Rebouché starts with a challenge to the conventional wisdom that U.S. abortion law symbolizes protection of women’s constitutional rights while German abortion law symbolizes protection of fetal constitutional rights. While that dichotomy may have been true when Mary Ann Glendon first described it in 1987, Rebouché argues, the United States and Germany have, in fact, moved in opposite directions concerning abortion law and practice and the availability of abortion services. Developments in the U.S. since Roe v. Wade have made the constitutional right to an abortion “unrealizable for many women due to restrictive state and federal laws and the absence of providers in many areas.” By contrast, abortion law and practice developments in Germany have gone in the opposite direction, expanding access to abortion, rather than limiting it in the interest of protecting fetal rights. Though a 1975 decision by the Federal Constitutional Court of Germany (“FCC”) supported protection for “unborn life,” more recent developments have prioritized access to abortion—a position that sounds in the register of women’s rights—above fetal rights. A 1993 FCC decision reiterated that abortion is an unlawful act, but eliminated criminal punishment upon demonstration of proof of counseling (which is readily available in most regions of Germany at counseling centers that tend to be pro-choice) before the twelfth week of pregnancy. Moreover, state welfare funds are available in cases of financial need, which is interpreted so generously by most regional legislatures that in some regions, the government pays for nearly every abortion. The broad availability of state-funded abortion services has led some commentators to argue that “Germany, in effect, permits abortion for any reason.” While the U.S. and German legal developments have had enormous influence on the constitutional decisions of national courts in Colombia, South Africa, Portugal, and Mexico, these latter national court decisions, Rebouché argues, have stopped short of engaging with the “implications and evolution of abortion jurisprudence in the United States and Germany.” More troublingly, these national court decisions have, at times, misinterpreted U.S. and German law. Continue reading "Comparative Pragmatism versus Comparative Formalism in the Abortion Context"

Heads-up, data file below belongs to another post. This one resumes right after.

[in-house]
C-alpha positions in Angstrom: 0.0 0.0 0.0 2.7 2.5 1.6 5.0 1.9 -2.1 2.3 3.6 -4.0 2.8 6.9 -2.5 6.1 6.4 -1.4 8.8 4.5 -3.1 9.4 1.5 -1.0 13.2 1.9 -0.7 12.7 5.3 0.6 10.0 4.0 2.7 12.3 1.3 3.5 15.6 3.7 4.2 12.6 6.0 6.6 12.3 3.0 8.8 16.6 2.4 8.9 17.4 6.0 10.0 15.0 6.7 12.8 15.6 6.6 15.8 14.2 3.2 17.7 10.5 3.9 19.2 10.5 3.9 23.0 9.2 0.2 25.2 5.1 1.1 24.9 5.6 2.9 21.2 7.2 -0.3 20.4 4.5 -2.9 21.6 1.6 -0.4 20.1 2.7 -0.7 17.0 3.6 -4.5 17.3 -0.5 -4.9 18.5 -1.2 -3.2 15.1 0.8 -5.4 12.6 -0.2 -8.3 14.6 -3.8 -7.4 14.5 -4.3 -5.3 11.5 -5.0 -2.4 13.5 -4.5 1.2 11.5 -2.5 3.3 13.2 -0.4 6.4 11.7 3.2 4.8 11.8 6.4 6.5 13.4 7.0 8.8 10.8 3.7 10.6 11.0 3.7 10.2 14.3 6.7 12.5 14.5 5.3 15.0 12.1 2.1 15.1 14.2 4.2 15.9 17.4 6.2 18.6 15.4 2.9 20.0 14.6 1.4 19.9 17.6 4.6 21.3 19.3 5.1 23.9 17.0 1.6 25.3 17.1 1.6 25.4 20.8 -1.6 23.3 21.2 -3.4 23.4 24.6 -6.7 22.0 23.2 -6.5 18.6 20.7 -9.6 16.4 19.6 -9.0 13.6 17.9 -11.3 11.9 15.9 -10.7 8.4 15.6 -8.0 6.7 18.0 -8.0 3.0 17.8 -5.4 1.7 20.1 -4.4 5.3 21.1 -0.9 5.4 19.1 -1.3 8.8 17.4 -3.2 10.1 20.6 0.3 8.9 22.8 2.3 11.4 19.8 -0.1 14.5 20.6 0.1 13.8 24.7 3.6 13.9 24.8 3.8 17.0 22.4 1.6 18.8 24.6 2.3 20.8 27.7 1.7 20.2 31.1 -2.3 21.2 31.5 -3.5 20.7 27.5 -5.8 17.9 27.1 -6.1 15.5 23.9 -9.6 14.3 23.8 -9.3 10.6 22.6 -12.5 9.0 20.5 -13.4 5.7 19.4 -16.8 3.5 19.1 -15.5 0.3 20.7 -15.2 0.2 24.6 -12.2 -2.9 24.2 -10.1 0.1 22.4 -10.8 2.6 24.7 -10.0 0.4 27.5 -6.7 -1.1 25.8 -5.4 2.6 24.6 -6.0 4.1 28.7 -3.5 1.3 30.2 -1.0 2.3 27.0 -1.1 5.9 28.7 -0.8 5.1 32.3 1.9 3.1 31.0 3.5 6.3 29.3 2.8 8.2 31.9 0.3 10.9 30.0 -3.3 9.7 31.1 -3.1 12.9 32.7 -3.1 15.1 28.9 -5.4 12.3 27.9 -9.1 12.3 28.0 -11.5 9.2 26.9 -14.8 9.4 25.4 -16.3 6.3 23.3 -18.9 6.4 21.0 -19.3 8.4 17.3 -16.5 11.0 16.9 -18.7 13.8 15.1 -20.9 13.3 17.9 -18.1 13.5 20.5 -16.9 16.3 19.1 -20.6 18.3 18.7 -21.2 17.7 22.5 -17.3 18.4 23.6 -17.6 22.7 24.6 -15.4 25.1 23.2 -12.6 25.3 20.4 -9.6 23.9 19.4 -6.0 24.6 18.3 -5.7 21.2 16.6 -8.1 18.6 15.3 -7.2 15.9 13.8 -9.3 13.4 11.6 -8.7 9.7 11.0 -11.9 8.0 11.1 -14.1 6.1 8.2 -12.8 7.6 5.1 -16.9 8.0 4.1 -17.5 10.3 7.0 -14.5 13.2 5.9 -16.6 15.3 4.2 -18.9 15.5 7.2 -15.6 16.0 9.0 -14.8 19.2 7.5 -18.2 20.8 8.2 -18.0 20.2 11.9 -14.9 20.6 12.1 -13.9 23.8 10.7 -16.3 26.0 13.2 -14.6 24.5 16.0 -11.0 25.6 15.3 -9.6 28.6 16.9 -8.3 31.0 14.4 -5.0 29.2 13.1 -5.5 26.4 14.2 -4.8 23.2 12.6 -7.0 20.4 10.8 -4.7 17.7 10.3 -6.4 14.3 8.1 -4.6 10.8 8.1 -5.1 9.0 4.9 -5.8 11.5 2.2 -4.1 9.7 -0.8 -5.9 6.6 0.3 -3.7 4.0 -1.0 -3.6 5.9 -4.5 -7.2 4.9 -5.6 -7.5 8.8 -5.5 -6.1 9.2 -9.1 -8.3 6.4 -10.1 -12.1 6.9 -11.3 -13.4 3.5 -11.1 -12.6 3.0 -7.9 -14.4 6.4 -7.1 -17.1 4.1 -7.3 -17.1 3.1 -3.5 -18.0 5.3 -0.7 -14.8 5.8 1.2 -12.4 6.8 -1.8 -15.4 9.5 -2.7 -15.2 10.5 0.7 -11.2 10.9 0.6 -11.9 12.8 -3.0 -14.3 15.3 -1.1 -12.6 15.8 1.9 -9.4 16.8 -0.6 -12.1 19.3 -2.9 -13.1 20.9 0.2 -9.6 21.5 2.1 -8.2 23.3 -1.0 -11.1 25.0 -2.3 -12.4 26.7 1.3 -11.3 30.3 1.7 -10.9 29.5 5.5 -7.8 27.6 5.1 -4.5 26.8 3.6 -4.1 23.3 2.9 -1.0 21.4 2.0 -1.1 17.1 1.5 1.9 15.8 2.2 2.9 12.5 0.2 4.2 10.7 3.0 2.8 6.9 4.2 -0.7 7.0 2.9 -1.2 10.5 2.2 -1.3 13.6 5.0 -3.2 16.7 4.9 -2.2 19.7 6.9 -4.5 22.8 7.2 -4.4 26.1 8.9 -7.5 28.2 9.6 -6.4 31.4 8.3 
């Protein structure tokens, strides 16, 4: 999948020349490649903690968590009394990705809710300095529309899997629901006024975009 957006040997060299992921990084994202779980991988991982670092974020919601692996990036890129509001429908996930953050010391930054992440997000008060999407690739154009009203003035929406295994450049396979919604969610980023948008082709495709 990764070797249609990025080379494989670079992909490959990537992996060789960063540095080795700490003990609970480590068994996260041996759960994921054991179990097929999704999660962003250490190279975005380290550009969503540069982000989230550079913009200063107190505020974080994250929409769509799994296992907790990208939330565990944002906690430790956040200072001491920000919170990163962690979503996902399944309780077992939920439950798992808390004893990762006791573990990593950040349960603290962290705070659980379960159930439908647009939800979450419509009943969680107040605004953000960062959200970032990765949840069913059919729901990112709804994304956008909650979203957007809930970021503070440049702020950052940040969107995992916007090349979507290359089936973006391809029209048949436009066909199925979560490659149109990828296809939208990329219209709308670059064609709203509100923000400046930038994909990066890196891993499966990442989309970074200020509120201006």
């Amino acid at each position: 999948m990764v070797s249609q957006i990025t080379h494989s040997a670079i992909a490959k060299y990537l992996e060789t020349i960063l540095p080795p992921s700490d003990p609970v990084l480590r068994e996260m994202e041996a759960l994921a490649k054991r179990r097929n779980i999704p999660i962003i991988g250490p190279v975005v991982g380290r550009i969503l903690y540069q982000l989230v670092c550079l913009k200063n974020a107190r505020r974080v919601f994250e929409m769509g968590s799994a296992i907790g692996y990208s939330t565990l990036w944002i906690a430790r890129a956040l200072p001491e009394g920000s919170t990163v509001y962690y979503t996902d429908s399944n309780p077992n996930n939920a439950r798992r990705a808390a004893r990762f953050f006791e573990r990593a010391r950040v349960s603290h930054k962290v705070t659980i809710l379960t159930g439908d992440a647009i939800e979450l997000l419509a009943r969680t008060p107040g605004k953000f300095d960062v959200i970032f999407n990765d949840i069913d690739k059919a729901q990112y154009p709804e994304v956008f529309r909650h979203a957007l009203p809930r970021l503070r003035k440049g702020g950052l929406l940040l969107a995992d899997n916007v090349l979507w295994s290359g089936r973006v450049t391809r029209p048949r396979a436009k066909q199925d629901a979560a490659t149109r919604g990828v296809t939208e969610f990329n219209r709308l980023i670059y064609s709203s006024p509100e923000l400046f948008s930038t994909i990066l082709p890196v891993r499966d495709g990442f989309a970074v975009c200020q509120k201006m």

Nancy Moore’s Intent and Consent in the Tort of Battery: Confusion and Controversy is something every Torts professor should read. This is not only because it is interesting and well written and engages with canonical cases. It is also because it will teach many professors to question something they thought they knew: the meaning of “intent” in the tort of battery. While the references to Vosburg and the Restatement (Second) on battery may seem a bit old-fashioned to some, such a judgment would be ill-founded. Many aspects of battery law are ambiguous, incoherent, vague, and contradictory; moreover, from informed consent in medical malpractice to unwanted touchings in sexual harassment to the ever-spreading role of comparative fault, it is no longer adequate to pretend that intentional tort law can reasonably be relegated to the subject of schoolboy pranks.
While Moore discusses both intent in battery and (relatedly) the interplay of intent, consent, and mistaken defendant beliefs about consent, the lion’s share of her attention goes to intent itself. Restatement (Second) § 13(a) requires a plaintiff bringing a battery claim to show that the defendant acted “intending to cause a harmful or offensive contact with the person of the other or a third person.” According to Moore, courts have disagreed over the scope of this phrase, and, in particular, over whether it is sufficient that the defendant have intended to make contact (so long as that contact does turn out to be harmful or offensive), or whether it is necessary that the defendant have intended to make contact and have intended to harm or offend the plaintiff. She calls the former the “single intent rule” and the latter the “dual intent rule.” Continue reading "Moore on Intent and Battery"
Most of us never have to be concerned about being forsaken. We have permanent homes, we have family doctors, we have jobs… But imagine you have none of these things. You don’t know where you are going to sleep tonight. You do not have access to regular health care. You have no employer…You are consumed by fears about your physical safety. You are afraid to contact the police. In these circumstances, you are largely on your own, easily forsaken.
It is difficult to imagine a more intentional account of vulnerability than the above passage introducing British Columbia’s recently released Report of the Missing Women Commission of Inquiry into the disappearance and murder of more than sixty Vancouver women – most of whom had been involved in the city’s Downtown Eastside sex trade. It is also difficult to imagine an opening sentence that more explicitly constitutes a “vulnerable other” subject position. Continue reading "Forsaking Vulnerable Sex Work"